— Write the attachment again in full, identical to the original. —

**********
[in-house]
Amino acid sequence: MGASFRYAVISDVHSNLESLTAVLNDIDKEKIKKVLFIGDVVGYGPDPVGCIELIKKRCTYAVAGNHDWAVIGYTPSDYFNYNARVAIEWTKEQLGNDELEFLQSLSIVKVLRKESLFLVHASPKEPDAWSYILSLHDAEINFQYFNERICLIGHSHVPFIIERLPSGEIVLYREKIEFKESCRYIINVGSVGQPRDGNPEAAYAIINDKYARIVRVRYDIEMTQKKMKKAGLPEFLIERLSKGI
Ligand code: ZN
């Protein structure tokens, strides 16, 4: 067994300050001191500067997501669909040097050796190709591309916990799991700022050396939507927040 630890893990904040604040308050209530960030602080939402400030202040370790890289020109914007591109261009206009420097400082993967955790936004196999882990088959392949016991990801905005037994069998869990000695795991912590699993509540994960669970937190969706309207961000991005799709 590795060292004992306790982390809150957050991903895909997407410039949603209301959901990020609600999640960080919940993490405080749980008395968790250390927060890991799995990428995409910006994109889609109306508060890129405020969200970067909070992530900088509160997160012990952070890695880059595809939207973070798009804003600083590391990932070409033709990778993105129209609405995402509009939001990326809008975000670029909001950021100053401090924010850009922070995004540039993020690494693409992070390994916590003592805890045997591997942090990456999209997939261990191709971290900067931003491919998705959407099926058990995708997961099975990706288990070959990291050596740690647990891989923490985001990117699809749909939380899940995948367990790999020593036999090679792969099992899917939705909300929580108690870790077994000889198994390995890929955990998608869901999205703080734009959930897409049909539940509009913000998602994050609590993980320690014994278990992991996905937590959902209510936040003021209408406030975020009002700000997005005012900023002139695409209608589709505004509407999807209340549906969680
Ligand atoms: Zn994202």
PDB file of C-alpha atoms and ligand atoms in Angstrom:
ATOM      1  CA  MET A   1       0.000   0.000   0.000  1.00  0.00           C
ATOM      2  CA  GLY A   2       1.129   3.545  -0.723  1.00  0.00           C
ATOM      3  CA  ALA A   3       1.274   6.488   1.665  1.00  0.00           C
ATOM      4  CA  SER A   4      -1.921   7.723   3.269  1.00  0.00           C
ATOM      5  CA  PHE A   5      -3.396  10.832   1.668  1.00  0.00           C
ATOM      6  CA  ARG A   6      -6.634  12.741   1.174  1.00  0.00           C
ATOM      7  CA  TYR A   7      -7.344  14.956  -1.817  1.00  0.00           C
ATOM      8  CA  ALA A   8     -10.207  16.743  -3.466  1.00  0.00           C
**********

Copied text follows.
[in-house]
Amino acid sequence: MGASFRYAVISDVHSNLESLTAVLNDIDKEKIKKVLFIGDVVGYGPDPVGCIELIKKRCTYAVAGNHDWAVIGYTPSDYFNYNARVAIEWTKEQLGNDELEFLQSLSIVKVLRKESLFLVHASPKEPDAWSYILSLHDAEINFQYFNERICLIGHSHVPFIIERLPSGEIVLYREKIEFKESCRYIINVGSVGQPRDGNPEAAYAIINDKYARIVRVRYDIEMTQKKMKKAGLPEFLIERLSKGI
Ligand code: ZN
């Protein structure tokens, strides 16, 4: 067994300050001191500067997501669909040097050796190709591309916990799991700022050396939507927040 630890893990904040604040308050209530960030602080939402400030202040370790890289020109914007591109261009206009420097400082993967955790936004196999882990088959392949016991990801905005037994069998869990000695795991912590699993509540994960669970937190969706309207961000991005799709 590795060292004992306790982390809150957050991903895909997407410039949603209301959901990020609600999640960080919940993490405080749980008395968790250390927060890991799995990428995409910006994109889609109306508060890129405020969200970067909070992530900088509160997160012990952070890695880059595809939207973070798009804003600083590391990932070409033709990778993105129209609405995402509009939001990326809008975000670029909001950021100053401090924010850009922070995004540039993020690494693409992070390994916590003592805890045997591997942090990456999209997939261990191709971290900067931003491919998705959407099926058990995708997961099975990706288990070959990291050596740690647990891989923490985001990117699809749909939380899940995948367990790999020593036999090679792969099992899917939705909300929580108690870790077994000889198994390995890929955990998608869901999205703080734009959930897409049909539940509009913000998602994050609590993980320690014994278990992991996905937590959902209510936040003021209408406030975020009002700000997005005012900023002139695409209608589709505004509407999807209340549906969680
Ligand atoms: Zn994202």
PDB file of C-alpha atoms and ligand atoms in Angstrom:
ATOM      1  CA  MET A   1       0.000   0.000   0.000  1.00  0.00           C
ATOM      2  CA  GLY A   2       1.129   3.545  -0.723  1.00  0.00           C
ATOM      3  CA  ALA A   3       1.274   6.488   1.665  1.00  0.00           C
ATOM      4  CA  SER A   4      -1.921   7.723   3.269  1.00  0.00           C
ATOM      5  CA  PHE A   5      -3.396  10.832   1.668  1.00  0.00           C
ATOM      6  CA  ARG A   6      -6.634  12.741   1.174  1.00  0.00           C
ATOM      7  CA  TYR A   7      -7.344  14.956  -1.817  1.00  0.00           C
ATOM      8  CA  ALA A   8     -10.207  16.743  -3.466  1.00  0.00           C